Revisiting the Wrath of God

The wrath of God. All have heard of it. All have dreaded it. All are taught it at some point in their lives. Disasters are blamed on it. Sickness is blamed on it. Misfortune is blamed on it. Often, God’s wrath is personified as the Four Horseman of the Apocalypse– death, war, pestilence and famine– all going forth across the planet to execute God’s furious judgment on the peoples. God’s anger burns toward man, ready to smite their disobedient ways, or so the “wrath mongers” say.

But conscience compels us to challenge this assumption. Is the wrath of God consistent with the full revelation of Jesus Christ given through His life, His teachings, and most importantly, His indwelling presence within us? Does the body of Christ have a blind-spot which Satan is hiding behind, lurking unperceived by us in our thoughts and emotions?

Is it possible that Satan uses the term “the wrath of God” to incite us to hate our enemies rather than love them, to curse them rather than bless them, and to crave their torturous destruction rather than their absolute pardon. Like a dilapidated house suffering from rat infestation, is it possible our dilapidated image of God has left our souls “rath-infested” and structurally unsound?

Is Old Testament wrath the same as New Testament wrath? Is it even possible that God has continued to clarify the dynamic of wrath since the New Testament canon was written? Has God revealed more and more that our views of His wrath are less and less accurate? Is it possible that over the ages God has sought to progressively wean His elect away from our addiction to wrath, so that we can begin to see a God so full of love, power, patience and restoration that wrath has no place. No place in God’s character. No place in God’s nature. No place in God’s kingdom. No place in God’s children. What would such a God look like? How would His kingdom appear?

Here is a hard truth– the term “the wrath of God” comes from our inability to distinguish God from Satan. Because of fallen man’s hardened heart and darkened understanding, he simply does not know where God ends and Satan begins. Most all Jewish and Christian scholars agree that the Old Testament writers had a very different view of God and Satan than Jesus did. Old Testament Jews believed that Satan was a servant of God and NOT a rebel angel opposed to God’s Kingdom on EVERY level.

Simply put, the Old Testament was written from a perspective which saw Satan as an angel with a tough job, but who ultimately was just following the Lord’s orders. Jesus, in contrast, revealed in His teachings and tone that Satan was violently opposed to His Father’s will rather than humbly submitted to it. Read most any Jewish religious reference material on Satan, and you will see they believe that Satan was the death angel who smote all the Egyptian firstborn, supposedly at the Lord’s command. And not just the Egyptians. Jews still believe that Satan is the grim reaper who ultimately kills all men only at God’s sole command. The book of Job shows Satan kills with sickness (“boils”), with nature (“a great wind”), with other violent men (“Sabeans with swords”), and with supernatural power (“fire from heaven”). Satan is a master assassin who kills a million different ways, but always, the Jews believe, at the express command of God.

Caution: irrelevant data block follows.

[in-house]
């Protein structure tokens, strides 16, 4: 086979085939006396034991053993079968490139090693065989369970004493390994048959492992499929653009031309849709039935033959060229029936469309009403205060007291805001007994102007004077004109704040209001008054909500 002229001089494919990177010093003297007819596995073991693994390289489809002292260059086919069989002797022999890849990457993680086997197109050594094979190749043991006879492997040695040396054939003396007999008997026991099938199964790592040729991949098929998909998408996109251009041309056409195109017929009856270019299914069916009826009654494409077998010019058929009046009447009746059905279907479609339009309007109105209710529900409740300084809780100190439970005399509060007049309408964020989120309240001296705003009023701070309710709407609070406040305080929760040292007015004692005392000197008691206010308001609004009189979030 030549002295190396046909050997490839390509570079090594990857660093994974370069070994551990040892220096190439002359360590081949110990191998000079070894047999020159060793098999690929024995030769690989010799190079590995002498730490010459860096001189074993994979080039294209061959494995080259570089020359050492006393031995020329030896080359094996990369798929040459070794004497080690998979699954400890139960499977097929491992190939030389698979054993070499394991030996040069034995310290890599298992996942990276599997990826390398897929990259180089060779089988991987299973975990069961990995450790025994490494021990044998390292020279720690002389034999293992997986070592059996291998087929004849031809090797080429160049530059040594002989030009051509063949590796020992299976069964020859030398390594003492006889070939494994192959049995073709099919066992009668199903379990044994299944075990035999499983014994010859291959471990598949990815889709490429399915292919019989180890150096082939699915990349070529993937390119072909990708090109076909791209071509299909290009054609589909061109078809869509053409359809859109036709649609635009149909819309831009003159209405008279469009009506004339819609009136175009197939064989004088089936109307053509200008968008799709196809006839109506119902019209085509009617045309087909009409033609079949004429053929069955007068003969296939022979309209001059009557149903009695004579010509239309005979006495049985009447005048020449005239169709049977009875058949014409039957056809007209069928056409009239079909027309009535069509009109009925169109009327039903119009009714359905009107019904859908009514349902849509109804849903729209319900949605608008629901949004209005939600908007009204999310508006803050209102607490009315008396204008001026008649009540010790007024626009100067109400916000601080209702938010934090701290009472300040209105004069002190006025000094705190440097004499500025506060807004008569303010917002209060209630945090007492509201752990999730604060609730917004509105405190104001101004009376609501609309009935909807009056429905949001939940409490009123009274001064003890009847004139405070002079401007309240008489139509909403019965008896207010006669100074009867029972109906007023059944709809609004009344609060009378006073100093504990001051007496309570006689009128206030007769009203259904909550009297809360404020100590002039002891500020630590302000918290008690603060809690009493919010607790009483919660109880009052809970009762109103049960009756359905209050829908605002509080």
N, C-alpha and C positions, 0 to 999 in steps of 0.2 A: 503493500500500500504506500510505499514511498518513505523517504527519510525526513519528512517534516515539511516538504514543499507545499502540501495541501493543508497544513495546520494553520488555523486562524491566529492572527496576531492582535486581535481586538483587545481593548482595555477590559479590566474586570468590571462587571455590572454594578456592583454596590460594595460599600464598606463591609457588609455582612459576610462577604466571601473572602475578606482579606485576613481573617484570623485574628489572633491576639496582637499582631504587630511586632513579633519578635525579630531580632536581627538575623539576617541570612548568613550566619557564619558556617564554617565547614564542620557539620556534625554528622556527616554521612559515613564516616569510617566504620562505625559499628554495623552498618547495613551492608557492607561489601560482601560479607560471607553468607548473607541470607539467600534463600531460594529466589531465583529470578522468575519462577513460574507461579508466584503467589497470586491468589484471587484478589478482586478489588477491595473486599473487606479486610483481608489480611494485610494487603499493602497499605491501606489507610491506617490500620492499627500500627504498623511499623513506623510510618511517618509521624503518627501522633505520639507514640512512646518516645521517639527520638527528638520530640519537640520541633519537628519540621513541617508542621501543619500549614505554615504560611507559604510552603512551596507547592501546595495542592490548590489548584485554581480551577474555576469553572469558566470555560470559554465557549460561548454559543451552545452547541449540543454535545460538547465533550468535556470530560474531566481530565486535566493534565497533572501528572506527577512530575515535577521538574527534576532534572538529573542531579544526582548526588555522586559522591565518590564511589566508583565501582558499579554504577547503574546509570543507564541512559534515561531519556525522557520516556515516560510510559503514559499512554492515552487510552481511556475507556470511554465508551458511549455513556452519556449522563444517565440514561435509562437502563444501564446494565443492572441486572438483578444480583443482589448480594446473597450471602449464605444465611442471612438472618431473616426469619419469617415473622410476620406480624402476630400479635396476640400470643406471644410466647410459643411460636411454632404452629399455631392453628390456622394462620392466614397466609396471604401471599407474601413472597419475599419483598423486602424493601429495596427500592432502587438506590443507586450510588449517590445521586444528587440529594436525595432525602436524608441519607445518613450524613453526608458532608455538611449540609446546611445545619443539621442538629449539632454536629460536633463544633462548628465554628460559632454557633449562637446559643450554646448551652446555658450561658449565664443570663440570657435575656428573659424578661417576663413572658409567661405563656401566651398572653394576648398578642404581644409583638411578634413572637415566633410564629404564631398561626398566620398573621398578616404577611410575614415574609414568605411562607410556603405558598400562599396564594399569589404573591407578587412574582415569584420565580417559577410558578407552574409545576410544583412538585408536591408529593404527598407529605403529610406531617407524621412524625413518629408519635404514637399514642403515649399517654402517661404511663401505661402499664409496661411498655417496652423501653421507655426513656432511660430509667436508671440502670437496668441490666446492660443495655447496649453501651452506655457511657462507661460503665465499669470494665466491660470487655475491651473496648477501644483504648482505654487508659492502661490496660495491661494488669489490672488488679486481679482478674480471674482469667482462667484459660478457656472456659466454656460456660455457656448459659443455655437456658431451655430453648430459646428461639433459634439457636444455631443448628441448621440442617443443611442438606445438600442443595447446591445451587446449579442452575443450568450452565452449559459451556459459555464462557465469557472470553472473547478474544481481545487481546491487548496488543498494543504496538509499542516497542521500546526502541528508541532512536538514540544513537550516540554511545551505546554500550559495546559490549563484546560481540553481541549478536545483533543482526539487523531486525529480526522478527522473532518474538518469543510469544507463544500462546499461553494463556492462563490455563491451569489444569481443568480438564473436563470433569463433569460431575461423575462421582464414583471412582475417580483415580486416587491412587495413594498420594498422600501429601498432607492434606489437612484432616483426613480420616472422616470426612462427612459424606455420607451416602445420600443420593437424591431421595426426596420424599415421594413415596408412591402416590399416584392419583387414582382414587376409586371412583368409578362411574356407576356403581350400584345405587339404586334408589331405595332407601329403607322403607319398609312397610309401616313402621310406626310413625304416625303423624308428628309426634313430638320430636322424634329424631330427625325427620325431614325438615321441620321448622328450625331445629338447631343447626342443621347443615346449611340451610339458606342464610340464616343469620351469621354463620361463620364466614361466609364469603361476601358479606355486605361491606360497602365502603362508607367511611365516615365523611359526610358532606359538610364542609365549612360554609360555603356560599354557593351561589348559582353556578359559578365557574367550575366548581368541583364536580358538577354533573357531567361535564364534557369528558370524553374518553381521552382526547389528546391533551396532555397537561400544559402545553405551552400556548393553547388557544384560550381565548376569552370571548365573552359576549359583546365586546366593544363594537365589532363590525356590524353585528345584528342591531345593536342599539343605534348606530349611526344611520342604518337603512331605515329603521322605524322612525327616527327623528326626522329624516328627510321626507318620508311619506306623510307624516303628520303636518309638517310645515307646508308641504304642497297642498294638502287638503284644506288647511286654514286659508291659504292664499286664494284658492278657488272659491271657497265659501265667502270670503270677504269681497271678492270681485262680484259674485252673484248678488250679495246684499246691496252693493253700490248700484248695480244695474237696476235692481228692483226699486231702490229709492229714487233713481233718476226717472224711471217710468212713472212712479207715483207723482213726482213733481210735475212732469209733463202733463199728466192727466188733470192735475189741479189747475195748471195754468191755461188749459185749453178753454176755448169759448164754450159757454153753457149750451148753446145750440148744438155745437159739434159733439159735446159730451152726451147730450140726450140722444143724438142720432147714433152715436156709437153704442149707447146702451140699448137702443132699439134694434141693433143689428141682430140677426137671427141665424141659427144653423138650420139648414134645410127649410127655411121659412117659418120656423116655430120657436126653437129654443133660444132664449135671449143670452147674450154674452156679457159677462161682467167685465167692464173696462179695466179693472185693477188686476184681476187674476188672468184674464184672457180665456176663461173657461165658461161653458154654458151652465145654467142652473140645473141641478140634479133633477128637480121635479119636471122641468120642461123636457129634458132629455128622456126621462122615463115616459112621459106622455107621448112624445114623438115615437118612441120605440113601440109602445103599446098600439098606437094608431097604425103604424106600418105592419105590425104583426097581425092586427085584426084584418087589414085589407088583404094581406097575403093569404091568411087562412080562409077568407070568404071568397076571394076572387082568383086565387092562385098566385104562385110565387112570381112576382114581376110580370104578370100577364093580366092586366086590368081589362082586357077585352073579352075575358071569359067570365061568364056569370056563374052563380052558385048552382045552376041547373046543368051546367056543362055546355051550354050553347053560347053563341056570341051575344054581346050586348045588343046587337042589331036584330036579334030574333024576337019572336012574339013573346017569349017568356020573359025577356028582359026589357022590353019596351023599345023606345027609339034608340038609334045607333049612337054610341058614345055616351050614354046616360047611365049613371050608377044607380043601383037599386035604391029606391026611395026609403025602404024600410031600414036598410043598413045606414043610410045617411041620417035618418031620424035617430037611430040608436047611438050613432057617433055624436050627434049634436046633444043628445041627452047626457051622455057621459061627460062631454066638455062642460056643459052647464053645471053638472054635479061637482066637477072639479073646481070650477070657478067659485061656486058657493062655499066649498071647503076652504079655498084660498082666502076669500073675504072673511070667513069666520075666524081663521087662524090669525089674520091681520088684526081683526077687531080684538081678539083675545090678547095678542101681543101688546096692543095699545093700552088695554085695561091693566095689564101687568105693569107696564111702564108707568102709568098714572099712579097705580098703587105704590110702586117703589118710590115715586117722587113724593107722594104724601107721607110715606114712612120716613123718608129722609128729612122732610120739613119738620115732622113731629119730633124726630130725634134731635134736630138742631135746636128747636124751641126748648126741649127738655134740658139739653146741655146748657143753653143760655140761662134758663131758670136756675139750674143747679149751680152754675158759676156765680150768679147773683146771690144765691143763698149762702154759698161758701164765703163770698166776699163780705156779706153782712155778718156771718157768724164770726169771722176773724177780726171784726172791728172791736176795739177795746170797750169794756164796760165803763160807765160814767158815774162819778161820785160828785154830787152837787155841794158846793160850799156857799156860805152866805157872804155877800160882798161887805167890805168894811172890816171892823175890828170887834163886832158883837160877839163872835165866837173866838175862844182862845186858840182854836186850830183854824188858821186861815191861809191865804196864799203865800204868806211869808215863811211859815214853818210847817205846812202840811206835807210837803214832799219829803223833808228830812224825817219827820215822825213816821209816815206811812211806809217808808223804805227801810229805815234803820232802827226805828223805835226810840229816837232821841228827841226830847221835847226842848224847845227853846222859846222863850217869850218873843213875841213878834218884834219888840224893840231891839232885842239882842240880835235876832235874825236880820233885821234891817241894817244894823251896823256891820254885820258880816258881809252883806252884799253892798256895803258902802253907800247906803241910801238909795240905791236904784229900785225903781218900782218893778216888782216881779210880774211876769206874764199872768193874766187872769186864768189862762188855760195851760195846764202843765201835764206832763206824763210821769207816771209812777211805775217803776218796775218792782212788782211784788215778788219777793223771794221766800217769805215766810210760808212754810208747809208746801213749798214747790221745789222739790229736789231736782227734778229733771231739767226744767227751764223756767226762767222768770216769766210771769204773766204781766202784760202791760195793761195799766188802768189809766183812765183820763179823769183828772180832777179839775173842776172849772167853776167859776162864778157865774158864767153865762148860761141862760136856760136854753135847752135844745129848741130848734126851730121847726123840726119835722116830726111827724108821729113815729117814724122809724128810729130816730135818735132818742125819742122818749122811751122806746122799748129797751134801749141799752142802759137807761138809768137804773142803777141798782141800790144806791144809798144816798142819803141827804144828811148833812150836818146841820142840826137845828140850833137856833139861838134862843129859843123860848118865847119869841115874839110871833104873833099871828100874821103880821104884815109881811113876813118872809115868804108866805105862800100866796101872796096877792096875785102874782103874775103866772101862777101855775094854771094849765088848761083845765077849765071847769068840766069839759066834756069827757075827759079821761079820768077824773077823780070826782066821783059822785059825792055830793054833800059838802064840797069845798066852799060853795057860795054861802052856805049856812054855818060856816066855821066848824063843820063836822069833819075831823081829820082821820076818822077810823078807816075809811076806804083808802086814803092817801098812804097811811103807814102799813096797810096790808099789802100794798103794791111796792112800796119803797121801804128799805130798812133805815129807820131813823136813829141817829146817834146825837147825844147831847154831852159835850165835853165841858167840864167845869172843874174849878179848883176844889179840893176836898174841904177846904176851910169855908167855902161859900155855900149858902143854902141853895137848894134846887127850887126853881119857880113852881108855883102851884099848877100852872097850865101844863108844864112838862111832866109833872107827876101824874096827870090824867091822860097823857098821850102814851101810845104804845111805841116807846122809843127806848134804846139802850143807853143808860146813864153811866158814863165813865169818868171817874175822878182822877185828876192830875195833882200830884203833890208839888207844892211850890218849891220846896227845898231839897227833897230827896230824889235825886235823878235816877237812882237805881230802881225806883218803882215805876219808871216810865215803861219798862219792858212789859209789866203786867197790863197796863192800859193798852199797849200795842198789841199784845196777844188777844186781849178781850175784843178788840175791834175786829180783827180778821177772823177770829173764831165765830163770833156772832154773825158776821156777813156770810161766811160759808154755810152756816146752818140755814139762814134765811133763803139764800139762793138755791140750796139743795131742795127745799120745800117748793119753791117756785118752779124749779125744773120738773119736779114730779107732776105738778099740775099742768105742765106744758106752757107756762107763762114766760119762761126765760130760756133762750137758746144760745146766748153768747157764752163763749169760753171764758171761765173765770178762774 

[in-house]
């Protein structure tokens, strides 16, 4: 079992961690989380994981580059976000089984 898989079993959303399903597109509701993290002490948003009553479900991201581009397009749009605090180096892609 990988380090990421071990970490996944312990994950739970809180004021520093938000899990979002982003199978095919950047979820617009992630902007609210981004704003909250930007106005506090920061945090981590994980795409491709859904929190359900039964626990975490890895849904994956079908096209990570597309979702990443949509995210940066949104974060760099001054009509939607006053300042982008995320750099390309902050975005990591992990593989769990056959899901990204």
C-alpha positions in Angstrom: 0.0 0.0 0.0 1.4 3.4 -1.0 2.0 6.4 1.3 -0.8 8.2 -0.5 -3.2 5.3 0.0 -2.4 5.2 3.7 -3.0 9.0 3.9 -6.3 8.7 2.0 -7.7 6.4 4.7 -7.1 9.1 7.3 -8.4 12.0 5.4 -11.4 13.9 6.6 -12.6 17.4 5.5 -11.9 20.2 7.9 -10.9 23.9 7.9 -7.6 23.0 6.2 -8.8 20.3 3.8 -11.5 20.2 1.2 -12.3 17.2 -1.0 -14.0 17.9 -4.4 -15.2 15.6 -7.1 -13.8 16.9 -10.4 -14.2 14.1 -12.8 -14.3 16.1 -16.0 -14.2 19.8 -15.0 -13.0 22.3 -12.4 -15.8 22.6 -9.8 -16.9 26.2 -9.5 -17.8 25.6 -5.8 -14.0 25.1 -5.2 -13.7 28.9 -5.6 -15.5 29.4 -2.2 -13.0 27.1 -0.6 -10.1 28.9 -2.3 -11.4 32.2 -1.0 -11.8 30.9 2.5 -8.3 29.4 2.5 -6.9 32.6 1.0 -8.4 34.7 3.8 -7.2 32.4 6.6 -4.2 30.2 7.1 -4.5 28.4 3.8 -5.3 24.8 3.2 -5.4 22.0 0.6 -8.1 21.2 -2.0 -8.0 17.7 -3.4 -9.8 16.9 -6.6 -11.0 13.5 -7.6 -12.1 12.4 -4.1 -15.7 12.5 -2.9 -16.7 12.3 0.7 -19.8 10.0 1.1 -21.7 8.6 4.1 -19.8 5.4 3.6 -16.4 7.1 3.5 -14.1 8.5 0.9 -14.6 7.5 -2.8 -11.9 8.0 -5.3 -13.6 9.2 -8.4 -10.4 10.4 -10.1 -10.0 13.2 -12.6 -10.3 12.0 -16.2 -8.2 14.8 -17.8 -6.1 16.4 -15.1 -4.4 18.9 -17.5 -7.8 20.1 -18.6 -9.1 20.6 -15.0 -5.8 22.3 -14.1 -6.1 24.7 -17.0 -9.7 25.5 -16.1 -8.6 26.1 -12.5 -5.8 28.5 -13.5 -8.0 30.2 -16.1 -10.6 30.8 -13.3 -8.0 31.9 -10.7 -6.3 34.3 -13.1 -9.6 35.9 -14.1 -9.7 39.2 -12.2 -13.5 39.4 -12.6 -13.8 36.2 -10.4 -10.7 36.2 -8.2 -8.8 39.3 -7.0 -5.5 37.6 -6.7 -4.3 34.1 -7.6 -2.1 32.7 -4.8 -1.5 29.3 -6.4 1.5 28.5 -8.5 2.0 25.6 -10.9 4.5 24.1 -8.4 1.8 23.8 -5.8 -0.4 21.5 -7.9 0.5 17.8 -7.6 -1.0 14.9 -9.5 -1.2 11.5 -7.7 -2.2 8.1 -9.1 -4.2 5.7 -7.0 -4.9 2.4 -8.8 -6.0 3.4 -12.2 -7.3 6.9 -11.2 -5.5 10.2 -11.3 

But in the New Testament, we get a significantly different picture. While Hebrews 2:14-15 confirms that Satan, as “the devil,” does indeed have “the power of death,” Jesus’ purpose in bearing the cross was to “deliver them who through fear of death were all their lifetime subject to bondage.” Put even more bluntly in this passage, Jesus ascended the cross in order to “destroy him that had the power of death, that is, the devil.”

Jesus came to destroy the works of the destroyer. 1 John 3:8. But Jesus destroyed them not with His “alleged” wrath, but with His sacrificial love. Jesus came to reveal that all forms of “death” and “violence” were enemies of God and never a part of His divine nature. 1 Corinthians 15:25-28 defines the dynamic of “death” as an “enemy” of God to be “put under His feet” until it’s “destroyed.”

Death, then, is no divine knife hanging on the Lord’s tool-belt which He wrathfully uses to slit our throats so we will learn the consequences of defying His mighty power and provoking His fierce fury. God has no fury towards us. Rather, God feels only full forgiveness toward us, forgiveness purchased by the blood-ransom of His Son. Matthew 5:38-48 confirms this. Read verse 48 first, THEN read the previous verses leading up to it. God’s perfection lies in this– He always overcomes evil with good– always. His wrath is His unrelenting goodness. His vengeance is to ultimately save and reconcile us to Himself, NEVER to destroy or torture or exile us eternally. More than this, Matthew 5:48 says we are to be just as “wrathlessly” PERFECT as is our Heavenly Father.